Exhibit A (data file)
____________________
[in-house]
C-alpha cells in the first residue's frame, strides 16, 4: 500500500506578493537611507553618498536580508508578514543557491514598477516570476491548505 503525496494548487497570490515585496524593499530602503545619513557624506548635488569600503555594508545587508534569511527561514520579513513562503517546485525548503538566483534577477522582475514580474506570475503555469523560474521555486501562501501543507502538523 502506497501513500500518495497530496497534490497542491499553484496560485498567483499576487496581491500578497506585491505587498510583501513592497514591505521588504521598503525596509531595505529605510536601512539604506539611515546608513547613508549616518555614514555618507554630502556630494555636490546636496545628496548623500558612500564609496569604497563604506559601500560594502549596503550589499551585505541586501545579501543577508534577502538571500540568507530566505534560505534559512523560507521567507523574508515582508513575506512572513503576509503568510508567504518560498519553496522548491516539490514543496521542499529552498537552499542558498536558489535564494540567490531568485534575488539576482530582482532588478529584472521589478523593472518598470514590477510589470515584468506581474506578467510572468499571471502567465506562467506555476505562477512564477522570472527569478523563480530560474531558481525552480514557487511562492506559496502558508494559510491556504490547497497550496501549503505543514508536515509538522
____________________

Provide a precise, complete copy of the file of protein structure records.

[in-house]
C-alpha cells in the first residue's frame, strides 16, 4: 500500500506578493537611507553618498536580508508578514543557491514598477516570476491548505 503525496494548487497570490515585496524593499530602503545619513557624506548635488569600503555594508545587508534569511527561514520579513513562503517546485525548503538566483534577477522582475514580474506570475503555469523560474521555486501562501501543507502538523 502506497501513500500518495497530496497534490497542491499553484496560485498567483499576487496581491500578497506585491505587498510583501513592497514591505521588504521598503525596509531595505529605510536601512539604506539611515546608513547613508549616518555614514555618507554630502556630494555636490546636496545628496548623500558612500564609496569604497563604506559601500560594502549596503550589499551585505541586501545579501543577508534577502538571500540568507530566505534560505534559512523560507521567507523574508515582508513575506512572513503576509503568510508567504518560498519553496522548491516539490514543496521542499529552498537552499542558498536558489535564494540567490531568485534575488539576482530582482532588478529584472521589478523593472518598470514590477510589470515584468506581474506578467510572468499571471502567465506562467506555476505562477512564477522570472527569478523563480530560474531558481525552480514557487511562492506559496502558508494559510491556504490547497497550496501549503505543514508536515509538522